Skyping For Math Strategies!

As I said in my last blog post, my kids continue to struggle with some of their multiplication facts, which causes problems as we move on to higher levels of math.  So it was timely that my Principal mentioned a finger calculator another teacher was instructing her kids to use at a neighboring elementary school.  He had heard about it at his weekly Principal’s meeting and immediately called the teacher to see if our classes could Skype with each other!

Following several emails and discussions about borrowing a webcam on their end, Mrs. T’s class and my class Skyped.  They were able to teach us about this wonderful tool they were using to ease the problem of memorizing the difficult multiplication facts, those pesky 6’s, 7’s, and 8’s.

My kids were thrilled!  First to “see” and share ideas with other kids from across the county, and second to add another tool to their multiplication toolbox!  Mrs. T’s kids were great!  After showing us the basic concept (she had even written the numbers on her fingers for us!), Mrs. T let her kids solve problems, holding up their hands in front of the camera, that my kids called out as being difficult.  It was a wonderful interaction!  And, what a great tool; one that you will always have with you in a jam (or on the NC End of Grade tests).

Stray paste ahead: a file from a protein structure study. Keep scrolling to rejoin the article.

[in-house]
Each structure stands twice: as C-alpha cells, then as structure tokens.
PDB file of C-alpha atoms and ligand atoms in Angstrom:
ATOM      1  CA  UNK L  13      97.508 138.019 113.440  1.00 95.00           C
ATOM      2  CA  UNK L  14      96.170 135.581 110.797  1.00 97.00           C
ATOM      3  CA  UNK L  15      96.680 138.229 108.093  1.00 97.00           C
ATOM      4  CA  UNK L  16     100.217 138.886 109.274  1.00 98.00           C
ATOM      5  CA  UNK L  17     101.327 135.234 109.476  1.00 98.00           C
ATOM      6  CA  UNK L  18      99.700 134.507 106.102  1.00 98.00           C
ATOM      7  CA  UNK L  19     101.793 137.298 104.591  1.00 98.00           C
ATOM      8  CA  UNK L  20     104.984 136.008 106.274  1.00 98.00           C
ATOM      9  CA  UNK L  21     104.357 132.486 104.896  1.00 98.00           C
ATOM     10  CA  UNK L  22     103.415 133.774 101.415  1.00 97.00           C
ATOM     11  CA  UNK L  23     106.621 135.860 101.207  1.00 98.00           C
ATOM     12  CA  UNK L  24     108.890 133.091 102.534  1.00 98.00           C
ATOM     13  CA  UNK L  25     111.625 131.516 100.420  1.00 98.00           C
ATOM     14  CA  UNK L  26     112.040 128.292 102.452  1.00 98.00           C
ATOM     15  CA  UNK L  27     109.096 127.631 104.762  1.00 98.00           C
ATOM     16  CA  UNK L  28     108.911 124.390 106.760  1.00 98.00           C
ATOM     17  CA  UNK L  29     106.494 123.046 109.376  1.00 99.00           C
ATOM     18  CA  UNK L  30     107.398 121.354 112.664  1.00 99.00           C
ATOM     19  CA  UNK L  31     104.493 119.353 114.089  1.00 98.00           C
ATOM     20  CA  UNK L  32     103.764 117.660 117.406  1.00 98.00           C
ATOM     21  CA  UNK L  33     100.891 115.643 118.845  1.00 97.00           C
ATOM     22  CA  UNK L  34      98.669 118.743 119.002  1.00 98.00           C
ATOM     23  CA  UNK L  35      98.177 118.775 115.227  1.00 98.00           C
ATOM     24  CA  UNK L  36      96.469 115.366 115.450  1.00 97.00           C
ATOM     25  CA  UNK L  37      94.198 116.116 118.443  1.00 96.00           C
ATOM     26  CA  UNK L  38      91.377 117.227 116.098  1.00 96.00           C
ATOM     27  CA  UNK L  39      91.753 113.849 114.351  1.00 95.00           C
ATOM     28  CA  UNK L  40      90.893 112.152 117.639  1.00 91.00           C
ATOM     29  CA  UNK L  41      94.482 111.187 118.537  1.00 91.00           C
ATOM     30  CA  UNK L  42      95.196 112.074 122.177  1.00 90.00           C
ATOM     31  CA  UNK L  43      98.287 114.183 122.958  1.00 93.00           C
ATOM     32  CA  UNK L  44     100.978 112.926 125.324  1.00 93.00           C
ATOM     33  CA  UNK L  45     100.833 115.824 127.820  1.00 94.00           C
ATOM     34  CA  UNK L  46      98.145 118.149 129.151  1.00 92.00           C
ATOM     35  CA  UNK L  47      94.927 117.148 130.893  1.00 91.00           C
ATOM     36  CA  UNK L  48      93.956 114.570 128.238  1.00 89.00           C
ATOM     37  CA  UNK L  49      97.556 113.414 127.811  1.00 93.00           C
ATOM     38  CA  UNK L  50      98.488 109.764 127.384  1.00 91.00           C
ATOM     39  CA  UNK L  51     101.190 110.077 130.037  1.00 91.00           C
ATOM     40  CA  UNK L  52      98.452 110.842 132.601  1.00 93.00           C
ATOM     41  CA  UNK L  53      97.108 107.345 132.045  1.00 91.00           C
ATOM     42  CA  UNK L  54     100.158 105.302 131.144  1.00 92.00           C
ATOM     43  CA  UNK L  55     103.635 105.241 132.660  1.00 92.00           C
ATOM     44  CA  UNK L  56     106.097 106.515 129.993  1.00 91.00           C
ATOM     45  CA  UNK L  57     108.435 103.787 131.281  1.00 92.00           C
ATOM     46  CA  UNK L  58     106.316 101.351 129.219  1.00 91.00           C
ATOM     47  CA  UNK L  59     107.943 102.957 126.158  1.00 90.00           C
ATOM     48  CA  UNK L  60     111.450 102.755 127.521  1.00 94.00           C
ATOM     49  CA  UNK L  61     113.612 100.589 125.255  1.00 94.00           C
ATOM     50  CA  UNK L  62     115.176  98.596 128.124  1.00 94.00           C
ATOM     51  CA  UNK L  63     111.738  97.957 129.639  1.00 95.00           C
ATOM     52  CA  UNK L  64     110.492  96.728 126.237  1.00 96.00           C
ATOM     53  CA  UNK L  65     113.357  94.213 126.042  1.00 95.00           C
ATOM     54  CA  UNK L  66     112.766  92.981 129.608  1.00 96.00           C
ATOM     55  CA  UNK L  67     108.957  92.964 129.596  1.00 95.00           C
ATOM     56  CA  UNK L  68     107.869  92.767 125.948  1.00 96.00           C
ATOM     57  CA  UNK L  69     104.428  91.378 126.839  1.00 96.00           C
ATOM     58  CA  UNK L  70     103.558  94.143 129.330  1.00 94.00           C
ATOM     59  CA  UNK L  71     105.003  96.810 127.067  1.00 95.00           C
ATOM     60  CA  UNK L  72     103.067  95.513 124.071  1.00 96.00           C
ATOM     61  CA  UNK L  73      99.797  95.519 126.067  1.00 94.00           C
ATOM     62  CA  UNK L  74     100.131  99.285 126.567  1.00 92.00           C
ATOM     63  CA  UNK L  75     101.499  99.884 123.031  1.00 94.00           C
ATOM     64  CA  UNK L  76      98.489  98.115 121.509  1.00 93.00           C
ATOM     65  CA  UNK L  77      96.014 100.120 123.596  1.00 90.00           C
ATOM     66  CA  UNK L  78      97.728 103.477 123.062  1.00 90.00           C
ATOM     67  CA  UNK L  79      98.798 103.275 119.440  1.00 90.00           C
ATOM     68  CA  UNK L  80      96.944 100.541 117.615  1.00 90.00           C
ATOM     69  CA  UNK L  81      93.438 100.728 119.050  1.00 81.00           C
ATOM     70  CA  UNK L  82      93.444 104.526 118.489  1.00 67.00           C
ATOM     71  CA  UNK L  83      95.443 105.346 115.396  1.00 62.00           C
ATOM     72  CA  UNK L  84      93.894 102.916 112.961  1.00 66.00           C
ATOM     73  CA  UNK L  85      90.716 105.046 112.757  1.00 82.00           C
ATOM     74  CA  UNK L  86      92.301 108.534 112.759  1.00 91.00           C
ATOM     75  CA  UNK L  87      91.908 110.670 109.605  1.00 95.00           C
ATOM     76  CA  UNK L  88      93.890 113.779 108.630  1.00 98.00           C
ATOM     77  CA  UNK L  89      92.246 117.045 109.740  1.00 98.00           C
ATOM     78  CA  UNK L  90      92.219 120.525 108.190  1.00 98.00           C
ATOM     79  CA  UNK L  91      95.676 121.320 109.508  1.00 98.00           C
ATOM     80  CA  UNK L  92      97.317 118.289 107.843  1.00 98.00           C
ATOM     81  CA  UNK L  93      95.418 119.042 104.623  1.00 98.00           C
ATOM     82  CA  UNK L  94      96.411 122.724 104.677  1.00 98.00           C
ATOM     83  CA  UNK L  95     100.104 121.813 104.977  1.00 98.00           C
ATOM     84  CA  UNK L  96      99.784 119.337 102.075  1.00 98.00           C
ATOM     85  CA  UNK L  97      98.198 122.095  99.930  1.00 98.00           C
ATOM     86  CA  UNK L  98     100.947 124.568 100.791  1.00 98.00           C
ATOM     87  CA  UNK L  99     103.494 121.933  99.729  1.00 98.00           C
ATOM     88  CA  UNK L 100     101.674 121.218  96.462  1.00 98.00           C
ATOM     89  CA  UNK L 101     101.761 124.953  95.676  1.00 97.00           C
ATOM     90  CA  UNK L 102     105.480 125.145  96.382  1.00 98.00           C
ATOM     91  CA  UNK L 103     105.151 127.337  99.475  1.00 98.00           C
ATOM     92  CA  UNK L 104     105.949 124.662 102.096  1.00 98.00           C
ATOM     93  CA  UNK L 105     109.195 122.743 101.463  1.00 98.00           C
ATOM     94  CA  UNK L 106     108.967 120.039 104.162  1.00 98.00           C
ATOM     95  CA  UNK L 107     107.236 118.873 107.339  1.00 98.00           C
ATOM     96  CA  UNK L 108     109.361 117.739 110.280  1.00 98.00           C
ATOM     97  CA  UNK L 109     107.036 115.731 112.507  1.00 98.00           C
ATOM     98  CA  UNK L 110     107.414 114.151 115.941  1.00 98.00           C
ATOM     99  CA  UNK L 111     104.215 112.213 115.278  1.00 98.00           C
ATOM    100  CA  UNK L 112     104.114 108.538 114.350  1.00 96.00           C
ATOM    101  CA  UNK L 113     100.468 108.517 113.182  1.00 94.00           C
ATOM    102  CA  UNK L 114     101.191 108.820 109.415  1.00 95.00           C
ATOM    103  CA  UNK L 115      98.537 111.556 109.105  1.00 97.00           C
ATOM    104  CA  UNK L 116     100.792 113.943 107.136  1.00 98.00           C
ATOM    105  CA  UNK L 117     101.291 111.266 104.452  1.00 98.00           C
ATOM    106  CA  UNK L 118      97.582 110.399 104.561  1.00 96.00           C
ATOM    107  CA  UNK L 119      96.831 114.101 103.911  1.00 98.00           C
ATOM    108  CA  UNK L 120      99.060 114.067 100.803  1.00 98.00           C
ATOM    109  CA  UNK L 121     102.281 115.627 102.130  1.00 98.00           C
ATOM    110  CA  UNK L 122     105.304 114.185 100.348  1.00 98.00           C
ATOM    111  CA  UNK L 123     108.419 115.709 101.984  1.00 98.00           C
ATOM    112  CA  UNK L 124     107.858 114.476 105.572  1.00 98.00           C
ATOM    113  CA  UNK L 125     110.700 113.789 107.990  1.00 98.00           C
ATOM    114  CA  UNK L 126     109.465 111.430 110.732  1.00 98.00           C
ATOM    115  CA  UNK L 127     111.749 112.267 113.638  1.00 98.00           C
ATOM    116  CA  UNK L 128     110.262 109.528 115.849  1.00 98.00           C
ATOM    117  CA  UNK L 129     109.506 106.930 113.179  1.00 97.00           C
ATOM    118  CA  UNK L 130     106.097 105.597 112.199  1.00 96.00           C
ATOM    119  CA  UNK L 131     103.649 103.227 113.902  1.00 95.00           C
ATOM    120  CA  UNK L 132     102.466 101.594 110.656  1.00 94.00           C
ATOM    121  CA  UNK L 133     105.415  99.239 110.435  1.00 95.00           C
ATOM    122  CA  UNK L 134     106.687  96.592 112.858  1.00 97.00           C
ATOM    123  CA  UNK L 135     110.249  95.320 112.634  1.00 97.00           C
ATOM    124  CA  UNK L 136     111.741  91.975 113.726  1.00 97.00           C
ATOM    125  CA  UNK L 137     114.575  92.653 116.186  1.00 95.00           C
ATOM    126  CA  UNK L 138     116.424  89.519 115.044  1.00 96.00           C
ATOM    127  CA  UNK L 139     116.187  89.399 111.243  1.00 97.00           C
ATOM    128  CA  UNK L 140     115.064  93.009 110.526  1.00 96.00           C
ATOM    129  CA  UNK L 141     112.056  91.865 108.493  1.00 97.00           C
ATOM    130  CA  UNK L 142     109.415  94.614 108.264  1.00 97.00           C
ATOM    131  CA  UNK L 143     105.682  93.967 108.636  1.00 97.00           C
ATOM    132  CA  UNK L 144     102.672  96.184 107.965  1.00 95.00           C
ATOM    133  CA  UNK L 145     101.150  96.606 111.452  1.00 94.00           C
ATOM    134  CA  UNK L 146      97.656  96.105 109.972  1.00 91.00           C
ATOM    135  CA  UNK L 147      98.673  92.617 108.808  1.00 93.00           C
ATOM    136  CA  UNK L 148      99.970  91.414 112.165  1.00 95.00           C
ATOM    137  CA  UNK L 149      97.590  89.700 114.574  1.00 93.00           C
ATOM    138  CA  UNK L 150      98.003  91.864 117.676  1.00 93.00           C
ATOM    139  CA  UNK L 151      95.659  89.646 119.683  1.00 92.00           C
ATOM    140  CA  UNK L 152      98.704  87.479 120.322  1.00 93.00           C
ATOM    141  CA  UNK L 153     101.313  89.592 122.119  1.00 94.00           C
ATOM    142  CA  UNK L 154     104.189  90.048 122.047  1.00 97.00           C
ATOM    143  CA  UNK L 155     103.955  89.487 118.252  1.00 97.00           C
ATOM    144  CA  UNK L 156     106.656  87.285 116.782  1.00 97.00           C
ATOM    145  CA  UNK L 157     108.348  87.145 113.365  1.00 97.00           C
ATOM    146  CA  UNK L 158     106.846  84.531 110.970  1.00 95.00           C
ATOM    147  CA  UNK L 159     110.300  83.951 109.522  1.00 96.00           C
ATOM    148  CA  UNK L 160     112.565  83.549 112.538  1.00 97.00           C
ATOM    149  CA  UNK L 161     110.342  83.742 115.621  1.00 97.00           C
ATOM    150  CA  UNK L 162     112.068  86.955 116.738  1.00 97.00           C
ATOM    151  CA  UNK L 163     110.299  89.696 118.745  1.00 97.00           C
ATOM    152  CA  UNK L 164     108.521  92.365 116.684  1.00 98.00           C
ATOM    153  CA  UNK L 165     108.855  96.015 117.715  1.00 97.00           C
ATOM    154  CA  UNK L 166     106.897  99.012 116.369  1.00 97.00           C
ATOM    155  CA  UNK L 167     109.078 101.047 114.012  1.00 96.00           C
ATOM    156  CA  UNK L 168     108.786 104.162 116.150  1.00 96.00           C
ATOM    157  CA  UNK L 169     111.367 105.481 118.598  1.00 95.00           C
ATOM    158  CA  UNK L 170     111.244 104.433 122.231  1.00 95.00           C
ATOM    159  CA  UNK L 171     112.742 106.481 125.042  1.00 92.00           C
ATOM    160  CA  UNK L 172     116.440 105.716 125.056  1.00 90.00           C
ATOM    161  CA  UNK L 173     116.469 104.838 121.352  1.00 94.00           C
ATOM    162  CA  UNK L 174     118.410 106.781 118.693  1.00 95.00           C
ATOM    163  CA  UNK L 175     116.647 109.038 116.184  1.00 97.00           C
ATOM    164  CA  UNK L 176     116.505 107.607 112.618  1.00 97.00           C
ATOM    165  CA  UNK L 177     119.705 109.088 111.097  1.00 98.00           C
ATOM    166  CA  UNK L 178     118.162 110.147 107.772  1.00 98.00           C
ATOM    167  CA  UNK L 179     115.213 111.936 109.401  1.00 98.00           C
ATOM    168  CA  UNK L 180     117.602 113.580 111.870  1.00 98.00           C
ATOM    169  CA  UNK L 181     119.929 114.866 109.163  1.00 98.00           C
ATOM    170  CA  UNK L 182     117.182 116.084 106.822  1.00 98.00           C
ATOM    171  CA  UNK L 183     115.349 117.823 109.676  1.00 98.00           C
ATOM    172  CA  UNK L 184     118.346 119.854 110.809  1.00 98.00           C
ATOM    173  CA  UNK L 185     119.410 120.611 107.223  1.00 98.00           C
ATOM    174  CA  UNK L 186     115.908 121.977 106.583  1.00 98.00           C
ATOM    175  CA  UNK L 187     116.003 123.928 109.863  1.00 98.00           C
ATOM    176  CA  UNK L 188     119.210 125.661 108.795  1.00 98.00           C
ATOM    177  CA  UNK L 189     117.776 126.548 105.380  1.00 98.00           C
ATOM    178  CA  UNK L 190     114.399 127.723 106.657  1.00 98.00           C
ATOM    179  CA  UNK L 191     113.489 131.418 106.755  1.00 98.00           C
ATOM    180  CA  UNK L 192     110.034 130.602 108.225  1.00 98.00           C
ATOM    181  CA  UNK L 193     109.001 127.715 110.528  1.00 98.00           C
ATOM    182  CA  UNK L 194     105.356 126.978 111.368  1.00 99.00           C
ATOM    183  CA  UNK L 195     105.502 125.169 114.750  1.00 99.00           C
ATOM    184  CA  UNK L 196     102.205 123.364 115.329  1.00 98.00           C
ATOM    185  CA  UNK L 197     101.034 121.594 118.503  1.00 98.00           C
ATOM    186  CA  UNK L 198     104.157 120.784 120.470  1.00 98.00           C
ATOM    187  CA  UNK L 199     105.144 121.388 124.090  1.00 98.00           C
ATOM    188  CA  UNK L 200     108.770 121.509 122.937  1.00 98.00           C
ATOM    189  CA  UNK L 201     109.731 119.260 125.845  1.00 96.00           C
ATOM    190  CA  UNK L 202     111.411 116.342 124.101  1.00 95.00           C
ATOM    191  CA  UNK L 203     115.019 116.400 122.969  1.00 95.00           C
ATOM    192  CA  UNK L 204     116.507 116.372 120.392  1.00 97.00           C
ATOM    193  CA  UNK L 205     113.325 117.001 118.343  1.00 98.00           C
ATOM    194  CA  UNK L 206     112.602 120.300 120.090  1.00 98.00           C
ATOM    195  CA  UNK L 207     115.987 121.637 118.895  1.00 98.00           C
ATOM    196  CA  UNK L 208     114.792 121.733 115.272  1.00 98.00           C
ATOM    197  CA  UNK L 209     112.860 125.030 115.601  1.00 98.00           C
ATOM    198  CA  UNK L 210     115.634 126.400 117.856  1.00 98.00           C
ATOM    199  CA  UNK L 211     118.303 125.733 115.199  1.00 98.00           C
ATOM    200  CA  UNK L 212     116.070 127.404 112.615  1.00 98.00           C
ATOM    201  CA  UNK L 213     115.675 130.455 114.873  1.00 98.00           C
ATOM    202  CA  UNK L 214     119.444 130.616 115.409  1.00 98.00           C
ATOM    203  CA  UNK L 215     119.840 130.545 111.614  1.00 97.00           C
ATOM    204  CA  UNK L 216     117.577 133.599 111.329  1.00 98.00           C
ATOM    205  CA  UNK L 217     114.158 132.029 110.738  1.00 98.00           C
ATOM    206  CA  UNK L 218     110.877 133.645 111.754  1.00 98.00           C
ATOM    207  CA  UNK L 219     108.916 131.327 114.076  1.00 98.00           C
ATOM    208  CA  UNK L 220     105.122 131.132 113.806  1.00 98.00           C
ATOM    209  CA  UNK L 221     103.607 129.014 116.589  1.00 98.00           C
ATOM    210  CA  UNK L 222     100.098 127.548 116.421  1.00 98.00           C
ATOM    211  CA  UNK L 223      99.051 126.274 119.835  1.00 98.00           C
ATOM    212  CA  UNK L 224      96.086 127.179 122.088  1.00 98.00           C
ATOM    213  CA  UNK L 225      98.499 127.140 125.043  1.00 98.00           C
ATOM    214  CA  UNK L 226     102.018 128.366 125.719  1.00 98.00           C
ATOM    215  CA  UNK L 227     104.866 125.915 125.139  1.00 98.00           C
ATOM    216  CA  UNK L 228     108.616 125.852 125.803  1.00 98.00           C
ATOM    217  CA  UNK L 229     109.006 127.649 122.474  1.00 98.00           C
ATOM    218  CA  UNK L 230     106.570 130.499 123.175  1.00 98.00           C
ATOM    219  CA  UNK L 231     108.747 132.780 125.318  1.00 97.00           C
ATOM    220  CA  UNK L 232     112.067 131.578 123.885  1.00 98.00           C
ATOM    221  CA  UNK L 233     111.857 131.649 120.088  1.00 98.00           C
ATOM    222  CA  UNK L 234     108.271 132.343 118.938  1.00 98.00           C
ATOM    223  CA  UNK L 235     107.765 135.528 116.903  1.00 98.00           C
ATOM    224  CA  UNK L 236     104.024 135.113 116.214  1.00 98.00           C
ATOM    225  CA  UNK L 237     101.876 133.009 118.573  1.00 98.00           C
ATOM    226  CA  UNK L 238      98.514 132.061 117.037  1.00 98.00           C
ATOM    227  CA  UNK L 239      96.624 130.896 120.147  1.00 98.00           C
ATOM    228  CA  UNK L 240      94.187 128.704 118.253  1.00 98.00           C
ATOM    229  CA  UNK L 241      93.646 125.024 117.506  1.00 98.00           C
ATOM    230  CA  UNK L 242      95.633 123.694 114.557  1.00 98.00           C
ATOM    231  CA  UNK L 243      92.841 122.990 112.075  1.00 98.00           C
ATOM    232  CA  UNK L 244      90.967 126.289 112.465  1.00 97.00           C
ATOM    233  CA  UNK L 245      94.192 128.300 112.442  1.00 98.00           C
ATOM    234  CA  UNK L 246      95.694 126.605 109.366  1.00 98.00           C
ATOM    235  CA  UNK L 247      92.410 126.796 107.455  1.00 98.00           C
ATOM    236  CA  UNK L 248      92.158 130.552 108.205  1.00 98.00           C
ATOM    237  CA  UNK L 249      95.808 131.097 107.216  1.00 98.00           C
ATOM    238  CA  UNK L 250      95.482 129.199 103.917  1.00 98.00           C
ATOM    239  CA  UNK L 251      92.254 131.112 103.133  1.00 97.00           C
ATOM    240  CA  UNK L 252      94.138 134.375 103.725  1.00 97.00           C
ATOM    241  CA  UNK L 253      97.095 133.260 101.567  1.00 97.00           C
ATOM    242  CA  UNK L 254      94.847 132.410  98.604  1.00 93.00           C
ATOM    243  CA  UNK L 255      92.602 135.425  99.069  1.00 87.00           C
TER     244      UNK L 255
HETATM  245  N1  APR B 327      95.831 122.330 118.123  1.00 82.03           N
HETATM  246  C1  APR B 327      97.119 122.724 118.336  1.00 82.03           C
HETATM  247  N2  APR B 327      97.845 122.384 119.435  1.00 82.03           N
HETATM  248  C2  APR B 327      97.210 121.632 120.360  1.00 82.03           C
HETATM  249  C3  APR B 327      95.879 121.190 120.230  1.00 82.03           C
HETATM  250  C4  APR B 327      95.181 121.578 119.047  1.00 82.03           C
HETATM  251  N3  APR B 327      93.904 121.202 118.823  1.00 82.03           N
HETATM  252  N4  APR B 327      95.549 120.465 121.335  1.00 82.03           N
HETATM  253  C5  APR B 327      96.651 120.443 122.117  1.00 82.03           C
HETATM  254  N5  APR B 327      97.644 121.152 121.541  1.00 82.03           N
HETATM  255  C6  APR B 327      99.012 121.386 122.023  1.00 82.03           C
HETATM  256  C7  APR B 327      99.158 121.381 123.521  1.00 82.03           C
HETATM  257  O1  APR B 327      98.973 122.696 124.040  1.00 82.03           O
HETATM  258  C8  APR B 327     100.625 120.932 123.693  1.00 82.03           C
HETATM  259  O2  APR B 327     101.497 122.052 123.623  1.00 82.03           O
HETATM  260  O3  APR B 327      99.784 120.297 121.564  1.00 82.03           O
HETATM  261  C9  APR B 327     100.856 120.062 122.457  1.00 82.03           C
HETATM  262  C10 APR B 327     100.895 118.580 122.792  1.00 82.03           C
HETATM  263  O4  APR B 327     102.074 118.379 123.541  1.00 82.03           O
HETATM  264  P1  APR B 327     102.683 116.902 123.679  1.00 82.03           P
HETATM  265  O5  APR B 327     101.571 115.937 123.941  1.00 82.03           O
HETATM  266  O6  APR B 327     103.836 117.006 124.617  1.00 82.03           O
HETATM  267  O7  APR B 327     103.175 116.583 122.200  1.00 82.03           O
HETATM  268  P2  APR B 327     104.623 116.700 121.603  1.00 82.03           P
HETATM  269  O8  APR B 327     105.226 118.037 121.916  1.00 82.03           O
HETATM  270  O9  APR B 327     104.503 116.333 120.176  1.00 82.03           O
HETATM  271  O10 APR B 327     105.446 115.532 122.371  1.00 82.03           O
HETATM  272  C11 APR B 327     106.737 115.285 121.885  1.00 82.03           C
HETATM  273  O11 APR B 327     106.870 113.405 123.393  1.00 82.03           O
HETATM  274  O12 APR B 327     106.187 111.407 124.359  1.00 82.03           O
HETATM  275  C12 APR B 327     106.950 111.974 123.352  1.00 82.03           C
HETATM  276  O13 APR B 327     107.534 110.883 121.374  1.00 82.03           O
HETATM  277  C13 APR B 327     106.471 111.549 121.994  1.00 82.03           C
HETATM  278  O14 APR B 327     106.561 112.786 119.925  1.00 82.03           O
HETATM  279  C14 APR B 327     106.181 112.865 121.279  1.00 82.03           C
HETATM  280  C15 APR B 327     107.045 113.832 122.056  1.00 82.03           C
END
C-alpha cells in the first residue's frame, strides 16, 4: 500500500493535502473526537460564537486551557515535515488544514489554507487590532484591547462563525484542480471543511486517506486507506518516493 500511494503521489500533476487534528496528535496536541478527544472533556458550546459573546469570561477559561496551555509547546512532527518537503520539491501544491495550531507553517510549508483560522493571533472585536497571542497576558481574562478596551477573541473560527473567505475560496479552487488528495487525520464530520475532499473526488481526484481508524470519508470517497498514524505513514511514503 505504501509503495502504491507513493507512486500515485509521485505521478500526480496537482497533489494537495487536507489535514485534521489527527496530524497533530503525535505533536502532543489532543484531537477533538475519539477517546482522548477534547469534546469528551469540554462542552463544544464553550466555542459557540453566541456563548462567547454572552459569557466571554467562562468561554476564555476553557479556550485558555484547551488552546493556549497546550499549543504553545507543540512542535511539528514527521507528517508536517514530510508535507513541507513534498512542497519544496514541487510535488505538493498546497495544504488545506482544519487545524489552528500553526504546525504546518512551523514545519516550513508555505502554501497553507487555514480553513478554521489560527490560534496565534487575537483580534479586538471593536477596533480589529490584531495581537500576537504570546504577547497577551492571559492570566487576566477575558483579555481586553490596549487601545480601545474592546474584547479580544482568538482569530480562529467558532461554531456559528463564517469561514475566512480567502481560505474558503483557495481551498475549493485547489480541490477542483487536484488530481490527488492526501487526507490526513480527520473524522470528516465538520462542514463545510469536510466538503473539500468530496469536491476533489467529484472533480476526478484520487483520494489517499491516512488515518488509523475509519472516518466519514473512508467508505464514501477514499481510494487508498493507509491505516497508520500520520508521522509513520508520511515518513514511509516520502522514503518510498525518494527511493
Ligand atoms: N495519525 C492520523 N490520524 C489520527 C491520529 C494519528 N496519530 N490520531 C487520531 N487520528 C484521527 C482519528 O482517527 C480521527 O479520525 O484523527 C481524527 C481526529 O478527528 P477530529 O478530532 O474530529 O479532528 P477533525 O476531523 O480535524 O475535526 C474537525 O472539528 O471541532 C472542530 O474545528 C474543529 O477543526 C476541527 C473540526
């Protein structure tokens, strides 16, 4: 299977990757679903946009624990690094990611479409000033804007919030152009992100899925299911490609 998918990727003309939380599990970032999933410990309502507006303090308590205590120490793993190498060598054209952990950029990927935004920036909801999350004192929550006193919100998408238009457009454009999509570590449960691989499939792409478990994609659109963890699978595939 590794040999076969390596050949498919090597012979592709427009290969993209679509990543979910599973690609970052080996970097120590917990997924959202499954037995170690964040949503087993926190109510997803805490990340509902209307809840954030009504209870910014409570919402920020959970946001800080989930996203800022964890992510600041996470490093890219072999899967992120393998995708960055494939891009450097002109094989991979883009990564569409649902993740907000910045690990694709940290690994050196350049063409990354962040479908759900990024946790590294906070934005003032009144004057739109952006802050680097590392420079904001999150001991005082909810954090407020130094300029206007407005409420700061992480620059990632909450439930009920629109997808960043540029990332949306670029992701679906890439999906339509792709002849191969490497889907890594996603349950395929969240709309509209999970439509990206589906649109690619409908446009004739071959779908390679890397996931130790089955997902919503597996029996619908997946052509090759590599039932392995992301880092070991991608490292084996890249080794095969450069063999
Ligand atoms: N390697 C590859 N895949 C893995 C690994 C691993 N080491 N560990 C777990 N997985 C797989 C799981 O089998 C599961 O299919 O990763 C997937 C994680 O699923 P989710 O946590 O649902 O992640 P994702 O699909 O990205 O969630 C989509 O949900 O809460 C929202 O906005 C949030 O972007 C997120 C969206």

Directly after the Skype session my kids had to take our county’s quarterly math assessment.  It was fantastic to see them applying the skills the other class had just shared!  Many of them talked to me at break time a while later about how it had helped them right away.  As Mrs. T stated in our Skype session, the finger calculator is not meant to replace memorization, but as the kids use it more and more, hopefully they will just begin to remember the correct answers.